Chatham-Kent to consider changing chicken bylaw
Charlotte Bordenuk has kept chickens on her rural property just outside of Chatham, Ont., for over a decade.
Under the municipality's bylaw, her chickens are legal — part of her property is zoned as agricultural land, which means she can keep chickens, pheasants, quail and other animals.
But Bordenuk says she was recently issued $240 fine because a neighbour from down the street spotted some of her chickens wandering onto the church property next door.
Despite the chickens living on her property legally and the church next door consenting to the odd clucking visitor, Bordenuk said she has to fight the charge.
"I have to go to court over chickens," Bordenuk said.
According to the worker who issued the fine, Bordenuk may have to wait up to six months for the charge to go to court, leaving her frustrated with the confusion over the bylaw and her with neighbour.
"If a crow goes in her yard, [are we] just gonna call the calvary? We live in the country," she said.
South Kent Ward 2 Coun. Anthony Ceccacci says he is putting a motion forward at Chatham-Kent's Monday council meeting to address chicken ownership in the region.
The motion is for the municipality to look into the pros and cons of privately owned chickens. Ceccacci is asking council to conduct a survey and hear what the community thinks about urban and rural chicken ownership in Chatham-Kent.
He is also asking for a report on what surrounding municipalities have done with urban chicken bylaws.
Rural residents included in chicken-ban
Ceccacci said that many rural residents don't know they aren't allowed to own chickens without agriculturally zoned land, which is part of why he is motioning to look into the bylaw.
"Some of the challenges that I hear as a councillor is that in some of these areas it doesn't make a whole lot of sense [to ban backyard chickens]," he said.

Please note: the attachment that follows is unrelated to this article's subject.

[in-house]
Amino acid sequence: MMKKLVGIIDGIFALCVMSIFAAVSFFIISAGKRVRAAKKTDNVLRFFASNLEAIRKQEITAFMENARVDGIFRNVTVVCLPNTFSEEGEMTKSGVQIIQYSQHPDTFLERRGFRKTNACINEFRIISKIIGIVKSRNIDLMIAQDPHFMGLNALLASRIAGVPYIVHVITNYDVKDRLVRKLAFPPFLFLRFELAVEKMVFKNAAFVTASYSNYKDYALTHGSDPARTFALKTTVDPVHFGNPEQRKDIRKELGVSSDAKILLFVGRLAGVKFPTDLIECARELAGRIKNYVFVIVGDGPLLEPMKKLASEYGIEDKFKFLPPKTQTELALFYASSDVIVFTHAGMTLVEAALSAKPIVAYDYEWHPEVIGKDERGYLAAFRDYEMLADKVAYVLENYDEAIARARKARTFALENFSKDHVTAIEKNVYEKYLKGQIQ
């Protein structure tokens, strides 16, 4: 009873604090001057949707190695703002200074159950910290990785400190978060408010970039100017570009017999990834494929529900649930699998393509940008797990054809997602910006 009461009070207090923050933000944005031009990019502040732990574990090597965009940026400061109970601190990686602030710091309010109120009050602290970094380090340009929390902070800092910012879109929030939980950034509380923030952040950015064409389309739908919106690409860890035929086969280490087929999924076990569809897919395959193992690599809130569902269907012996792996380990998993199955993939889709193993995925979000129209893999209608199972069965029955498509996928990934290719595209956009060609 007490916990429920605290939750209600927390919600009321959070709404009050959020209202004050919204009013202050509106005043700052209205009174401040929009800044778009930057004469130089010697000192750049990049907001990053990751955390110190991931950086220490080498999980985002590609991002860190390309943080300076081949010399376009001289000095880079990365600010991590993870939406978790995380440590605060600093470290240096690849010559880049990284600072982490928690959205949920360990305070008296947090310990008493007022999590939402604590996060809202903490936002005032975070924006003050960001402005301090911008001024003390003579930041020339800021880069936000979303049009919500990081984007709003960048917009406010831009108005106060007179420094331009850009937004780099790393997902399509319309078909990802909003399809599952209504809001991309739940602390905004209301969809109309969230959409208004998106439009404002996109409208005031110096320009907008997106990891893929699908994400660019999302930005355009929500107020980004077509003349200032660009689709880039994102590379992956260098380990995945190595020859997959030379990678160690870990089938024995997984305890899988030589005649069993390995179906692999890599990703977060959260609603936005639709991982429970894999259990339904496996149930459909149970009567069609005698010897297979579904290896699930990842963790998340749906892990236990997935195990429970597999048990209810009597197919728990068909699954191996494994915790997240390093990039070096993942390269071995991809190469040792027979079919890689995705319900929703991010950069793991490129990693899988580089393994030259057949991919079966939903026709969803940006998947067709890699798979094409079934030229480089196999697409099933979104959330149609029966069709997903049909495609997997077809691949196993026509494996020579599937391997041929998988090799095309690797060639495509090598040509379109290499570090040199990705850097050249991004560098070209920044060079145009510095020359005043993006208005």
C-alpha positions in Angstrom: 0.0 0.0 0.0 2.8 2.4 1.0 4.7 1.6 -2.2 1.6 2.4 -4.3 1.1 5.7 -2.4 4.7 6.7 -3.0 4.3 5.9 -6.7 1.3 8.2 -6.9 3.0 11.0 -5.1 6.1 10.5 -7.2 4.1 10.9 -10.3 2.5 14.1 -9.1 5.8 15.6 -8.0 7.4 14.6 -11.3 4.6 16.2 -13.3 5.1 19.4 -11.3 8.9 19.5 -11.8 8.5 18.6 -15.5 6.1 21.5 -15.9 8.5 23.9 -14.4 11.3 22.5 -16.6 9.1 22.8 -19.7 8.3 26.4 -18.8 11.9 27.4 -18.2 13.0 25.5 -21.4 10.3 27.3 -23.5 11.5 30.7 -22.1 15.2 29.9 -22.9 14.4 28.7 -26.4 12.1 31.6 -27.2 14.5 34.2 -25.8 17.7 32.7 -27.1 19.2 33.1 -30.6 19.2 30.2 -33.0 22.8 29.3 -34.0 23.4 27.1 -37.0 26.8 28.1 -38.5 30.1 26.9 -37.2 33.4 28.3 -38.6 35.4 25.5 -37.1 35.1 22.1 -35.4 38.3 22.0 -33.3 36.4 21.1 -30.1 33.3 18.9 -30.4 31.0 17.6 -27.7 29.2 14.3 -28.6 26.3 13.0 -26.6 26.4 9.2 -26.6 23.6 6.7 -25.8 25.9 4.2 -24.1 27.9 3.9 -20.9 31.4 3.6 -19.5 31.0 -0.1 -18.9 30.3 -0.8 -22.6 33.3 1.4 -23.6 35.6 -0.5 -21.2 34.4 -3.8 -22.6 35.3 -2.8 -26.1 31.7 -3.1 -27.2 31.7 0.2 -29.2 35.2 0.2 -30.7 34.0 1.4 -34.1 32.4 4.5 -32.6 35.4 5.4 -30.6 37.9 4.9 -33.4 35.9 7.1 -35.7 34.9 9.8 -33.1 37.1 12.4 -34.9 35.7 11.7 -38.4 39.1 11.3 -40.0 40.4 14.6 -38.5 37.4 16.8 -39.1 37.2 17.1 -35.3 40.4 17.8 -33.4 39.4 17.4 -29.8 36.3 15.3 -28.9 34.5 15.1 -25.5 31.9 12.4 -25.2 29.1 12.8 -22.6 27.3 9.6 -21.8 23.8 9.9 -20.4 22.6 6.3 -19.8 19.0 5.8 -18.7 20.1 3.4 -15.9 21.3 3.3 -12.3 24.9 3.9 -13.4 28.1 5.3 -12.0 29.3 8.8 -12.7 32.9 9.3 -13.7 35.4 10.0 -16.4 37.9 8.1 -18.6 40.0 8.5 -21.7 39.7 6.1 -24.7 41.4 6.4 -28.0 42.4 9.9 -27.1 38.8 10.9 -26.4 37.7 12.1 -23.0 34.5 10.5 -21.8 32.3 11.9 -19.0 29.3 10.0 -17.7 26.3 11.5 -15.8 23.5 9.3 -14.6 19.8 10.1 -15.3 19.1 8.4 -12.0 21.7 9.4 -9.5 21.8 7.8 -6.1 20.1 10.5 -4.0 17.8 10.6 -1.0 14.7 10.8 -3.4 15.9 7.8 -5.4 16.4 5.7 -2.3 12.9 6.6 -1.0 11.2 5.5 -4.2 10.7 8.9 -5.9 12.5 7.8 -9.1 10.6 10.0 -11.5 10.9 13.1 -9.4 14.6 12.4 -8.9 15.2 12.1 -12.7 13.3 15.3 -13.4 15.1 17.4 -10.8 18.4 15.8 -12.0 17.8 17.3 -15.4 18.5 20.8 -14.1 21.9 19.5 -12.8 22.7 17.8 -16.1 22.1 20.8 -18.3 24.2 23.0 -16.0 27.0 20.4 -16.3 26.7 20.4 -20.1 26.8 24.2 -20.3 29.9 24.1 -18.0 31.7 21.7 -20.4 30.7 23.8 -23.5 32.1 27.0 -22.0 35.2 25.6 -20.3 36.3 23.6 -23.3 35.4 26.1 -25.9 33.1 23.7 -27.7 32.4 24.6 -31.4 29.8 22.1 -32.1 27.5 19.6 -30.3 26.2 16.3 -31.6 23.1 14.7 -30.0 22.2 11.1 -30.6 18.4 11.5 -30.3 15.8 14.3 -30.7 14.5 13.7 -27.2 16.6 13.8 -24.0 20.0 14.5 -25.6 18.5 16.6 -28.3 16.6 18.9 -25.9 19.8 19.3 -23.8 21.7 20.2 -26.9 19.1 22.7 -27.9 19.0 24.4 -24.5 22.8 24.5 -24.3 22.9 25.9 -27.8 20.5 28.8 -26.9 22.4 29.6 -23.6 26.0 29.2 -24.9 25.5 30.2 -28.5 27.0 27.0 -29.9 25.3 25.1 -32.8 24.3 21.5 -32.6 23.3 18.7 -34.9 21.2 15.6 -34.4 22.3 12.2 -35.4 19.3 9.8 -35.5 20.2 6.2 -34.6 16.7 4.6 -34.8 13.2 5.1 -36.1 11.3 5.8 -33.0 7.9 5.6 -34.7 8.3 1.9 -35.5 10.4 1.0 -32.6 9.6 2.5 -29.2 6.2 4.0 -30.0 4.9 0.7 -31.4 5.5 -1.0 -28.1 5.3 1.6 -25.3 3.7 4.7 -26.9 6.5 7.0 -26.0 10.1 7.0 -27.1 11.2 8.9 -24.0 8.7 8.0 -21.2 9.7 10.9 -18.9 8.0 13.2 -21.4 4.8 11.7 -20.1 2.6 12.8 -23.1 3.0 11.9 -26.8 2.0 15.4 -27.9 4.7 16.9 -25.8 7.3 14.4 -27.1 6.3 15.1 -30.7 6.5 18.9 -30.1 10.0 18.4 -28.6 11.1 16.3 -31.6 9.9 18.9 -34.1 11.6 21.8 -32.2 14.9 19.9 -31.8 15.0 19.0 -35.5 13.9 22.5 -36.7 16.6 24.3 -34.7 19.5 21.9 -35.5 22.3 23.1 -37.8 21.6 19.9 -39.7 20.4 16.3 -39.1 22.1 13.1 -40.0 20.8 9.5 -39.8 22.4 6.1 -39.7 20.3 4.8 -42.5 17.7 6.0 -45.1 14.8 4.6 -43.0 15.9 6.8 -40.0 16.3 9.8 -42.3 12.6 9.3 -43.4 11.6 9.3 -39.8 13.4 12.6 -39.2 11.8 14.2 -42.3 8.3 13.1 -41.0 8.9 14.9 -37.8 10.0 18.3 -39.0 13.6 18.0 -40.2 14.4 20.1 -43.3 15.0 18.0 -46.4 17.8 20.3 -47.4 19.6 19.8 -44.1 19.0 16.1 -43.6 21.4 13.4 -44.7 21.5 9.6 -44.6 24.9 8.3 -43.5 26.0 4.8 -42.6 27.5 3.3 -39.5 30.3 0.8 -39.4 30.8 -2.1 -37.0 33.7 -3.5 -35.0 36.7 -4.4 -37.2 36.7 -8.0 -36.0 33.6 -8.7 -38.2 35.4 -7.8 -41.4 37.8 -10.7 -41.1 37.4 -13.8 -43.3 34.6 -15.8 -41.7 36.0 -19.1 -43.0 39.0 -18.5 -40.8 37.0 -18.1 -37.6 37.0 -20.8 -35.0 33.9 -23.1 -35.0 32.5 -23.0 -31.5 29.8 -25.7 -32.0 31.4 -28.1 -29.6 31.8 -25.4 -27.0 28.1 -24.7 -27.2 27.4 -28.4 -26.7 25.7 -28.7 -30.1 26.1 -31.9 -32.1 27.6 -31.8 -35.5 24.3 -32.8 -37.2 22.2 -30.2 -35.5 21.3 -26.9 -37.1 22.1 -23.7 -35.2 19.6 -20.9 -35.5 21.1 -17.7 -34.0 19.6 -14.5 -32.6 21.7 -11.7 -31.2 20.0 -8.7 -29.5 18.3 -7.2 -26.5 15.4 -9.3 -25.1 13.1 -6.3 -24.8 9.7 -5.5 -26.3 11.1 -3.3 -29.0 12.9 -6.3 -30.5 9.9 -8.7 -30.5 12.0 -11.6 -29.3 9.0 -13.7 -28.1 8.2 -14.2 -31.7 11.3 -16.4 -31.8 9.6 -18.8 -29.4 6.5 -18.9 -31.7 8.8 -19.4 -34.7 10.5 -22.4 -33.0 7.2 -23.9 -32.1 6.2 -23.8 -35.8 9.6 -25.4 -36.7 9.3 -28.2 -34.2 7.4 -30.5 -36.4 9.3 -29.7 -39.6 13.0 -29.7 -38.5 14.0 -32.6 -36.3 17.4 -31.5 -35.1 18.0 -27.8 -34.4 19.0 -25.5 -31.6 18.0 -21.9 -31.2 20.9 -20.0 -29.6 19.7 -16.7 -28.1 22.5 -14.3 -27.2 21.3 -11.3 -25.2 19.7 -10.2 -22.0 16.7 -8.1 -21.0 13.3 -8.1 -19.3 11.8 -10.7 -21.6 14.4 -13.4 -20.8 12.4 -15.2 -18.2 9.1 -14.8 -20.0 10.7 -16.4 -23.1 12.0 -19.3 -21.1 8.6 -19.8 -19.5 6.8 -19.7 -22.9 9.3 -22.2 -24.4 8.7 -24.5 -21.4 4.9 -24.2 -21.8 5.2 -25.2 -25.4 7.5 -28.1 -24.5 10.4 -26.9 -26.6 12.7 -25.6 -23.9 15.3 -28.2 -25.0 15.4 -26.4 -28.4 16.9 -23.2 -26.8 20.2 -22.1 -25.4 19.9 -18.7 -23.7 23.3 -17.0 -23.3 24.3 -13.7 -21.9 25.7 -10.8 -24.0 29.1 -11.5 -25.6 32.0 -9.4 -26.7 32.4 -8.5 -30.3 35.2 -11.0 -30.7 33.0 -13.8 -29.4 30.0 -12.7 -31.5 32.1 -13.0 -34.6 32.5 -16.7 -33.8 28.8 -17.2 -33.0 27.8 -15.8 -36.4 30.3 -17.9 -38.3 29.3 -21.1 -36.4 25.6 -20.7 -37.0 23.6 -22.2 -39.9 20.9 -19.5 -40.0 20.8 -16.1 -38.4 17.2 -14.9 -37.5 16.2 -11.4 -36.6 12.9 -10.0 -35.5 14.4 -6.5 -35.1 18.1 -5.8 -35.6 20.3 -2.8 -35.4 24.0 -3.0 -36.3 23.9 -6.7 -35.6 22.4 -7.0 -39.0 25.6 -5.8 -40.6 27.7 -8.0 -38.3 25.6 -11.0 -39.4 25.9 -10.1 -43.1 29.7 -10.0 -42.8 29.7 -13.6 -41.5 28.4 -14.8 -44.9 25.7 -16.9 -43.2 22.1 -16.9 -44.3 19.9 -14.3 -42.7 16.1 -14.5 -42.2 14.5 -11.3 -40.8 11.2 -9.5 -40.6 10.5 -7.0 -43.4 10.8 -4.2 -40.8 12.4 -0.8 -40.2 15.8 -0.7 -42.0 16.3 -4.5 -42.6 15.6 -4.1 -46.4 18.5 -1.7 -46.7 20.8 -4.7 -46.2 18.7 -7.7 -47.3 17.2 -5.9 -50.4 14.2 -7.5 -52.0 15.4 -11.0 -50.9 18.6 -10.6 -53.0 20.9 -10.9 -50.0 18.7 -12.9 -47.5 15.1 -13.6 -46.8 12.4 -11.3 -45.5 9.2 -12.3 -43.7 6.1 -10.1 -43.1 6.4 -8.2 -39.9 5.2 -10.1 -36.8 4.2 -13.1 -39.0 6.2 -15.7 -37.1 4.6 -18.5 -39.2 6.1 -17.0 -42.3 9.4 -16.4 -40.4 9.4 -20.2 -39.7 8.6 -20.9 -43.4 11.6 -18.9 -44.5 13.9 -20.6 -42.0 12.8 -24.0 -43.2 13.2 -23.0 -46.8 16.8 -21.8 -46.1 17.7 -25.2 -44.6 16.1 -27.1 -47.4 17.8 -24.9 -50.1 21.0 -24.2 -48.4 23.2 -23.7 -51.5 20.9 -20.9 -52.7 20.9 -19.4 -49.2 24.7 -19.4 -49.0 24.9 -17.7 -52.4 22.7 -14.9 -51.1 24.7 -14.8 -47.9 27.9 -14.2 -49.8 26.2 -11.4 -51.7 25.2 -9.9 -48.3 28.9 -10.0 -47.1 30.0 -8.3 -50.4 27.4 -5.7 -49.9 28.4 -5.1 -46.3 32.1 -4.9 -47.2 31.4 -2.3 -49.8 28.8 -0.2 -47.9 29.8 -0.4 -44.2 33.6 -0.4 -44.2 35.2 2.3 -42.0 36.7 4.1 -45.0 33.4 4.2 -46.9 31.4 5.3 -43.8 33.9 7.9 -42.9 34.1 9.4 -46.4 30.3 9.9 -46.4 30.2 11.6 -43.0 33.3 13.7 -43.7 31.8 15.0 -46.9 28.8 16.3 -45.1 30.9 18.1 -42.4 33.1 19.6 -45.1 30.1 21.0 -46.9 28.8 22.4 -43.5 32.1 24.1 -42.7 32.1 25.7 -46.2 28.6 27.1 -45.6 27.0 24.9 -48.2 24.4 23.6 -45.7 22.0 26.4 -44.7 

He said there are many residents that don't know they aren't allowed to have chickens on their rural property until the bylaw is enforced and they are fined or their animals are taken away.
"Some of these areas are very rural, but maybe they have a few houses on the road and they've had their hens for years if not decades, but now there's been a complaint," he said, adding it is important for the region's council to consider the bigger picture.
But the situation is more complicated for residents like Bordenuk, who live on a property that partially agriculturally zoned.
"I pay property taxes for agricultural [land]," she said.
"So I want money back if you're telling me I can't have anything on that property."
Residents support chicken urban and rural
Chatham-Kent resident Jane LaBute recently posted a petition in support of Ceccacci's motion on Change.org and as of publication has 916 signatures out of her 1,000 goal.
She told CBC News there are many benefits for Chatham-Kent residents keeping chickens.
She said hens produce eggs and eat food scraps, which lowers food waste, and their manure is a good fertilizer.
"And also there's, you know, the social benefits of animal keeping and it's a different kind of animal to look after. So not your average pet," she said.
But Ceccacci said there are concerns about allowing urban residents to own backyard chickens. Avian flu, noise, dirty coops and extra resources needed to monitor that chickens are being cared for are some of the concerns he brought up.
"I think it's important to not just pass the bylaw," he said.
"It's important to listen to everybody, to see the concerns and for public health to bring that information back to us."